In the second method, the objects of this invention can be equally accomplished by imparting a positive potential to a metal plate 23 located behind the substrate 15 as shown in FIG. 14 or to a metal wire-mesh screen 24 disposed in front of the substrate 15 as shown in FIG. 15.

The third method of this invention will be described hereinbelow with reference to FIGS. 16 to 18.

In a sense, this method is an improvement over the high frequency ion plating process. In the high frequency ion plating process, atoms of evaporated material have a high mobility on the substrate surface but the Co-Cr film produced by the technique is not suited for the perpendicular magnetic layer contemplated by this invention.

The third method of this invention is carried out using the apparatus depicted in FIG. 16, where the evaporation source 10, base plate 15 and vacuum chamber 16 are similar to those described hereinbefore. Additionally, a high frequency electrode 25 is disposed between the evaporation source 10 and the substrate 15, and a high frequency electric field is applied by a high frequency power source 26. From a DC power source 27, a DC voltage is applied to the substrate 15 to establish a positive potential with respect to the evaporation source 15. Except that the substrate 15 has a positive potential with respect to the evaporation source 15, the arrangement is similar to that for ordinary high frequency ion plating. Atoms of evaporated material are ionized or excited by the high frequency electric field applied by the high frequency electrode.

By practicing this method with a substrate temperature of 100 C. or less, there was obtained a Co-Cr film having characteristics similar to those shown in FIGS. 10 and 11. The degree of orientation of C-axes showed a decreasing tendency at substrate temperatures over 100 C.

In this method, similar results were obtained when, instead of applying a voltage directly to the substrate 15, a voltage is applied to a metal electrode 28 disposed behind the substrate 15 as illustrated in FIG. 17 or a metal wire-mesh screen 29 disposed in front of the substrate 15.

By the foregoing methods of this invention, a perpendicular magnetic film can be produced at a very high rate of several thousand A per second which is remarkably faster than several A per second in the case of sputtering. Furthermore, because the temperature of the substrate may by as low as room temperature, the methods can be applied to the production of recording media based on high polymer materials widely used in the conventional magnetic tapes.

Patent Citations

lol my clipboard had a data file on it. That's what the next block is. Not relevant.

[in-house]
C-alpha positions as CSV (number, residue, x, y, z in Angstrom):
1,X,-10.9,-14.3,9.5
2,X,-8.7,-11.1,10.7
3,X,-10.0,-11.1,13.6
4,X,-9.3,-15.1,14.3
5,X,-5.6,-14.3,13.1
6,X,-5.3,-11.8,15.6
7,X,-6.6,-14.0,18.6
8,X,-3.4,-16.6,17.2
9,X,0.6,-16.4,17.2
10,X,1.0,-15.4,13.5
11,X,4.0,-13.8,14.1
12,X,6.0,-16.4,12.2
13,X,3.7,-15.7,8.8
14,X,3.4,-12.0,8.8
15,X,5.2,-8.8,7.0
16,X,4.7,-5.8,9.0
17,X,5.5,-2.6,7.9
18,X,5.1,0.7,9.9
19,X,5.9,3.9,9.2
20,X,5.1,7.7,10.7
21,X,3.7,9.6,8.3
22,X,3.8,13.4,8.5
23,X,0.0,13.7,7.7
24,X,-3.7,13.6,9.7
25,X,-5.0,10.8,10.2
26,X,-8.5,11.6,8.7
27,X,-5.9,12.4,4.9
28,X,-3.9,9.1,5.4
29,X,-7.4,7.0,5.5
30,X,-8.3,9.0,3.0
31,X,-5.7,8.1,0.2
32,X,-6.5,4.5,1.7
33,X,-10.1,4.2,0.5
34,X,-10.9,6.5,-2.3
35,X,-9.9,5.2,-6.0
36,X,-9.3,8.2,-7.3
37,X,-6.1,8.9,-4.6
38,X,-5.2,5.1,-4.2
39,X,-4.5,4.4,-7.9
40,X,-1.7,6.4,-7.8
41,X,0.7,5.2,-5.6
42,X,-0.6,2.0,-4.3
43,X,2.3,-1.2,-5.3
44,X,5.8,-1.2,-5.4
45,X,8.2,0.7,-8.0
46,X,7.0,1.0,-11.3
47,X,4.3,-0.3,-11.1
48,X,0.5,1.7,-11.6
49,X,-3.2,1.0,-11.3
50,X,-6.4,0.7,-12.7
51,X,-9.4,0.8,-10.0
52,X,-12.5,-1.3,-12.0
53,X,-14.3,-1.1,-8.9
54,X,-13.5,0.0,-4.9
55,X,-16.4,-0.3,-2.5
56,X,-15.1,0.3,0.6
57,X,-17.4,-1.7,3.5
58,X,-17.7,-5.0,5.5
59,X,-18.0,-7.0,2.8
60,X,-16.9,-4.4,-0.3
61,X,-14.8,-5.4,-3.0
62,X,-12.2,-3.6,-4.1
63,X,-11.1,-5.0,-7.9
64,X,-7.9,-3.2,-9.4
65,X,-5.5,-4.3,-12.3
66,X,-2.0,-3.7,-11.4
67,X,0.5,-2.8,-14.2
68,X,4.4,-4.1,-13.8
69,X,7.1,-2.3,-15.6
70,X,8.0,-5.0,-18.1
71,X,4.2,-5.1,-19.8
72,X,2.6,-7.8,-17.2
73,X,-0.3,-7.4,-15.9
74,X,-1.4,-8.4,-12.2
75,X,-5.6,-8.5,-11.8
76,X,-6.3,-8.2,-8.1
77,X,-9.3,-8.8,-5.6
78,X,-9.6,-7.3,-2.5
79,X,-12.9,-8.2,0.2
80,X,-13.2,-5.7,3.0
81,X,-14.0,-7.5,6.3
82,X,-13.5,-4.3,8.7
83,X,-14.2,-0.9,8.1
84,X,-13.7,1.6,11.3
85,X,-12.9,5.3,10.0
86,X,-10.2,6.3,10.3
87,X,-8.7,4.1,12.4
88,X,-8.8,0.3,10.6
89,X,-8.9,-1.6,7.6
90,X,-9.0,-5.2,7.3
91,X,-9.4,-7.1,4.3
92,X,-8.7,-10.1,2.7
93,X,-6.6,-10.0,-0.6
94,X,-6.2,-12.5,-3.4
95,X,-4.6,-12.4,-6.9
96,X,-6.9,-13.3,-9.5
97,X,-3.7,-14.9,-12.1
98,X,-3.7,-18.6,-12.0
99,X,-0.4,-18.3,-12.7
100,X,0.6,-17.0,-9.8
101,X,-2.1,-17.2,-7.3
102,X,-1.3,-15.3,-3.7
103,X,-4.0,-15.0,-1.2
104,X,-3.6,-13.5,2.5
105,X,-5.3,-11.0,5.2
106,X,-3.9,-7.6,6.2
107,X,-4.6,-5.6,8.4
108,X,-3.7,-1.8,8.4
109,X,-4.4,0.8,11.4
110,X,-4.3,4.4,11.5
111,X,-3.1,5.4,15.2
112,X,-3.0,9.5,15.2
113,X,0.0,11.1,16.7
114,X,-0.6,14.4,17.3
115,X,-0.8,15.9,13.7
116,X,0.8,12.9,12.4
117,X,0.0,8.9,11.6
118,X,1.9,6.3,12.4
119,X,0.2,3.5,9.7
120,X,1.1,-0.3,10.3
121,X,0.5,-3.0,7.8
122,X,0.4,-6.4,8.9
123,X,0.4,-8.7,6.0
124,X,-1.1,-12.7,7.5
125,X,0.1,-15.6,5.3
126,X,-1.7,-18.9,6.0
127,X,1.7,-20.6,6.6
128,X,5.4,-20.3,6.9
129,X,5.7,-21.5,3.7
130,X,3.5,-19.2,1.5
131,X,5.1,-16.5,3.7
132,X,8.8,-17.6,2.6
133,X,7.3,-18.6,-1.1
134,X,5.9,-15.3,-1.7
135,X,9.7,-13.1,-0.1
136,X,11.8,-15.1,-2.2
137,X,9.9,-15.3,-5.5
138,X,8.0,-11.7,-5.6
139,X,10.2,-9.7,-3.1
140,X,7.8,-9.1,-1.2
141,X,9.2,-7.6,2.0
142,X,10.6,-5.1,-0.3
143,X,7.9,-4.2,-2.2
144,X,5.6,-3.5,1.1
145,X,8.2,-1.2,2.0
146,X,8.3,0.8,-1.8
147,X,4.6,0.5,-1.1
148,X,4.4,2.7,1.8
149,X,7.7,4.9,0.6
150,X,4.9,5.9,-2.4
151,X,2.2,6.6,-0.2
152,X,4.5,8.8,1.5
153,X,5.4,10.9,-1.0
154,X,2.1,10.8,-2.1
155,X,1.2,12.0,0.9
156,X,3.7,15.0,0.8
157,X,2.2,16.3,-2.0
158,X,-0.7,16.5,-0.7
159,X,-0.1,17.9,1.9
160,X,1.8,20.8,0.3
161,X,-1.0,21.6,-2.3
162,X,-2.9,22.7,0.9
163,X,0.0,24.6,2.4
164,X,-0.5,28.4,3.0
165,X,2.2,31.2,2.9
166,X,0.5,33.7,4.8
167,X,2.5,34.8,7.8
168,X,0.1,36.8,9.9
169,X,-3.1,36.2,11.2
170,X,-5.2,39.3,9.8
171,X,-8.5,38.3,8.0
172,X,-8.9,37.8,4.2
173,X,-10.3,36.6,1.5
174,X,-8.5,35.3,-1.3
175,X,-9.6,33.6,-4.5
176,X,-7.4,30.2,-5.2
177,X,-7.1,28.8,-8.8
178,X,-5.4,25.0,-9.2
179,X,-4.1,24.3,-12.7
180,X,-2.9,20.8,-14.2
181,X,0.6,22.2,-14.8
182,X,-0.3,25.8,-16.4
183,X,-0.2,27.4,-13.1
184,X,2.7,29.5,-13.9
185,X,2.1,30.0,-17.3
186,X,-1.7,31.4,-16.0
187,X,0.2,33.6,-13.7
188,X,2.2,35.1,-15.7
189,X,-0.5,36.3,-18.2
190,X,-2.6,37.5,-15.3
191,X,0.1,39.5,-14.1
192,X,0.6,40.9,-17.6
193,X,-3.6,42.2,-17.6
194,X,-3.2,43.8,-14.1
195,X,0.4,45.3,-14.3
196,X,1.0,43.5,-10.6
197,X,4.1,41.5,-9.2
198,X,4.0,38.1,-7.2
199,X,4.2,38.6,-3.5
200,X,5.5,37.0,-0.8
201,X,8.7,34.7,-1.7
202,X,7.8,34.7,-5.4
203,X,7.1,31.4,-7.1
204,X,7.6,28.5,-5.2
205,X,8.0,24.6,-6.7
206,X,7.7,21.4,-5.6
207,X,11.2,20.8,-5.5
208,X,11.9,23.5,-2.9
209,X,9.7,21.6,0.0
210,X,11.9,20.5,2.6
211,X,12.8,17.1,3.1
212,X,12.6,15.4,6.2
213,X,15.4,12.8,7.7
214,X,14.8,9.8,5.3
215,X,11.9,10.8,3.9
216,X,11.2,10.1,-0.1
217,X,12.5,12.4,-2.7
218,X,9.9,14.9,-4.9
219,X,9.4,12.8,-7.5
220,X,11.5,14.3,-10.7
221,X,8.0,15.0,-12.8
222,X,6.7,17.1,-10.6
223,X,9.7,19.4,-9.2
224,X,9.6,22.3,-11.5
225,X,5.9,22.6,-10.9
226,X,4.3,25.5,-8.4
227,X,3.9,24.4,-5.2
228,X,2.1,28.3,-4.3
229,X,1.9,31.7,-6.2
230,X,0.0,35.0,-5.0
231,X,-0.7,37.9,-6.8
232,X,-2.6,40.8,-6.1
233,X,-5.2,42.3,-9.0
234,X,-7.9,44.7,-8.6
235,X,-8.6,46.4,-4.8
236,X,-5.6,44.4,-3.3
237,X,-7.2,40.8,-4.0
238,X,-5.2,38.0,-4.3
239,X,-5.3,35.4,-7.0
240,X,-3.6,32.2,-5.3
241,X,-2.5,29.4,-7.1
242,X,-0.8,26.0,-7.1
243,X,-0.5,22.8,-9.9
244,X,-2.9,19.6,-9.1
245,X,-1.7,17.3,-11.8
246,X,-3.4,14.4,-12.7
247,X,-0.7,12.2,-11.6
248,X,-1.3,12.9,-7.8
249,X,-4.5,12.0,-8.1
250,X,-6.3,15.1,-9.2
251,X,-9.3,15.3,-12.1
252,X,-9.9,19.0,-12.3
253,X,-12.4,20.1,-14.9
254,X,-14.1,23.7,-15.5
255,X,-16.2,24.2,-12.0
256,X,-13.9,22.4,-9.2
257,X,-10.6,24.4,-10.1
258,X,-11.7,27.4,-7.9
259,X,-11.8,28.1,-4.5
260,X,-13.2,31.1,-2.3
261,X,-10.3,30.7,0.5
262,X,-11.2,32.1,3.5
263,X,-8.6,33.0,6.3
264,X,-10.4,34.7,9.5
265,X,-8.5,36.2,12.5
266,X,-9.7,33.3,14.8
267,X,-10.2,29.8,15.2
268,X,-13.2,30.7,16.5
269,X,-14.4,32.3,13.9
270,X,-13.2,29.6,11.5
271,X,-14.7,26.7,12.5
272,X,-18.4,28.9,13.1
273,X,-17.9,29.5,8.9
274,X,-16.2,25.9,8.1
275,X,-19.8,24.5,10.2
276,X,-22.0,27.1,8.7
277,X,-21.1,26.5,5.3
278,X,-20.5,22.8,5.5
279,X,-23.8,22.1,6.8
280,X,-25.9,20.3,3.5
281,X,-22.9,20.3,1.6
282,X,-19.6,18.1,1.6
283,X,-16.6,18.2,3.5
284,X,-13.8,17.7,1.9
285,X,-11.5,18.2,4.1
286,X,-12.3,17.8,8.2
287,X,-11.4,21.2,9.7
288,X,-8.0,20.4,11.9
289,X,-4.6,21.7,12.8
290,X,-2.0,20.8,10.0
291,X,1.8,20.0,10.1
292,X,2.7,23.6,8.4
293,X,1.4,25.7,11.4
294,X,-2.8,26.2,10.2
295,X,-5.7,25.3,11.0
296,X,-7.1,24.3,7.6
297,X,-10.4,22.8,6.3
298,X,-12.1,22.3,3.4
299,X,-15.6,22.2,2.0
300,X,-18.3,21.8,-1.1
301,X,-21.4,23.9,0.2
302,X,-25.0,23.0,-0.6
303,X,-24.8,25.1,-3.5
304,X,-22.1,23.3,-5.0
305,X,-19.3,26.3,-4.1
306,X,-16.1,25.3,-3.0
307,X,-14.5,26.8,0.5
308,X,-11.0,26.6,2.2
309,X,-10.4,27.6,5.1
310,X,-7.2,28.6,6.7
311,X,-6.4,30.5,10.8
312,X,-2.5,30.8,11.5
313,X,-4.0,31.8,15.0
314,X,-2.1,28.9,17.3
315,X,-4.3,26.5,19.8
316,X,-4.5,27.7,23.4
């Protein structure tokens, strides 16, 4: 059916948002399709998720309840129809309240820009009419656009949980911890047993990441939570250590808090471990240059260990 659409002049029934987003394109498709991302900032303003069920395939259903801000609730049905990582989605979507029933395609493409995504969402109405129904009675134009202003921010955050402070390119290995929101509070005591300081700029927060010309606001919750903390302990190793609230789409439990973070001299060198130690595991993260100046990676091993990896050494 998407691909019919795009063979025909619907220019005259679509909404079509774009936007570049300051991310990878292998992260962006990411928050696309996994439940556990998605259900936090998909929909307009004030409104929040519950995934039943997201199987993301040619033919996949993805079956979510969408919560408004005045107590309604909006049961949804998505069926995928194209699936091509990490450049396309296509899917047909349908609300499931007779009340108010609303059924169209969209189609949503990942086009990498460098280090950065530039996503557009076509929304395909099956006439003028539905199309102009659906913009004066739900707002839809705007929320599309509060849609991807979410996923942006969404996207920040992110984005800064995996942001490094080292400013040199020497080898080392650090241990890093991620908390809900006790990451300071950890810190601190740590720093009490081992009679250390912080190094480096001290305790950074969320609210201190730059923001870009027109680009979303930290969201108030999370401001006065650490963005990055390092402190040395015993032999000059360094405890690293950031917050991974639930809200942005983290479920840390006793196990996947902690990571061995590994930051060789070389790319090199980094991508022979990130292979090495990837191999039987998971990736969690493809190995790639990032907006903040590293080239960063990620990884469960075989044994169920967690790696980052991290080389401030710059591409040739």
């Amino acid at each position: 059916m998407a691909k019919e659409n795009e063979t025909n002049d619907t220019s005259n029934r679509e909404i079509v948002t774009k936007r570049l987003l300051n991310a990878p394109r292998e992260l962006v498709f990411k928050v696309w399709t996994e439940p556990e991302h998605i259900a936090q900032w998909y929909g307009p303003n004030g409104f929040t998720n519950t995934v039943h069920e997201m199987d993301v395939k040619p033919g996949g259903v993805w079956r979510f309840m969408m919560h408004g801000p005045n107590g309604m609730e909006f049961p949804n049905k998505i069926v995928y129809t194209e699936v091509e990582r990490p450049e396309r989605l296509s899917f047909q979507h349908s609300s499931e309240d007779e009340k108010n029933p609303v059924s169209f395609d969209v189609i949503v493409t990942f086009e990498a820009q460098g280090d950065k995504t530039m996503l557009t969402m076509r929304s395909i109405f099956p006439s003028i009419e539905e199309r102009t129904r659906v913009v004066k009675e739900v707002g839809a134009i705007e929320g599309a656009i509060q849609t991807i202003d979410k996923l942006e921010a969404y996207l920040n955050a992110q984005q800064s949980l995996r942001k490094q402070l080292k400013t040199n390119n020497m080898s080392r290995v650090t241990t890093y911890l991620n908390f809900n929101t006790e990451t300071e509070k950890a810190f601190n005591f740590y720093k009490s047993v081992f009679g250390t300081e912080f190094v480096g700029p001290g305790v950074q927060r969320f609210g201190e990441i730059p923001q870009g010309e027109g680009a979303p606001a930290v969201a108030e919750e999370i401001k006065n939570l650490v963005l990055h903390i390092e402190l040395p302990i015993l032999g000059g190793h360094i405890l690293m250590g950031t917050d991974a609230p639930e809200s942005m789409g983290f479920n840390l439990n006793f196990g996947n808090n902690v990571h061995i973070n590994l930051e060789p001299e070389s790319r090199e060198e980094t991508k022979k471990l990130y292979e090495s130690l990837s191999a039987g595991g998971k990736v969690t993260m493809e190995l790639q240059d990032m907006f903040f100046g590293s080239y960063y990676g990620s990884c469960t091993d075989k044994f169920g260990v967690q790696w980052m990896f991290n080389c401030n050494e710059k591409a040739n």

Cited PatentFiling datePublication dateApplicantTitle
US3775179 *Feb 24, 1970Nov 27, 1973Emi LtdMagnetic recording media
US4091138 *Feb 4, 1976May 23, 1978Sumitomo Bakelite Company LimitedInsulating film, sheet, or plate material with metallic coating and method for manufacturing same
US4220117 *Jan 31, 1979Sep 2, 1980Matsushita Electric Industrial Co., Ltd.Apparatus for fabrication of magnetic recording media
US4277809 *Sep 26, 1979Jul 7, 1981Memorex CorporationApparatus for recording magnetic impulses perpendicular to the surface of a recording medium
Referenced by
Citing PatentFiling datePublication dateApplicantTitle
US4542062 *Jan 20, 1982Sep 17, 1985Tdk Electronics Co., Ltd.Magnetic recording medium
US4554217 *Sep 20, 1984Nov 19, 1985Verbatim CorporationProcess for creating wear and corrosion resistant film for magnetic recording media
US4579639 *Jul 11, 1983Apr 1, 1986Citizen Watch Company LimitedMethod of sensing the amount of a thin film deposited during an ion plating process
US4619748 *Feb 28, 1986Oct 28, 1986Balzers AktiengesellschaftIon plating a dielectric surface
US4938859 *Jul 30, 1985Jul 3, 1990Vacuum Optics Corporation Of JapanIon bombardment device with high frequency
US5325019 *Aug 21, 1992Jun 28, 1994Sematech, Inc.Control of plasma process by use of harmonic frequency components of voltage and current
US5858456 *Jul 7, 1995Jan 12, 1999Applied Vacuum Technologies 1 AbMethod for metal coating discrete objects by vapor deposition
US5885930 *Jul 30, 1997Mar 23, 1999Eastman Kodak CompanyThin wear resistant and heat conductive slip layer for a reusable thermal dye donor belt
Classifications
U.S. Classification204/192.1, G9B/5.24, 427/132, 427/531, G9B/5.304
International ClassificationG11B5/851, H01F41/20, G11B5/64
Cooperative ClassificationH01F41/20, G11B5/851, G11B5/656
European ClassificationG11B5/65B, H01F41/20, G11B5/851
Legal Events
DateCodeEventDescription
Jan 30, 1995FPAYFee payment
Year of fee payment: 12
Feb 14, 1991FPAYFee payment
Year of fee payment: 8
Feb 2, 1987FPAYFee payment
Year of fee payment: 4
Mar 4, 1981ASAssignment
Owner name: MATSUSHITA ELECTRIC INDUSTRIAL CO., LTD., 1006, OA
Free format text: ASSIGNMENT OF ASSIGNORS INTEREST.;ASSIGNORS:KUNIEDA, TOSHIAKI;SUGITA RYUJI;REEL/FRAME:003871/0585
Effective date: 19810226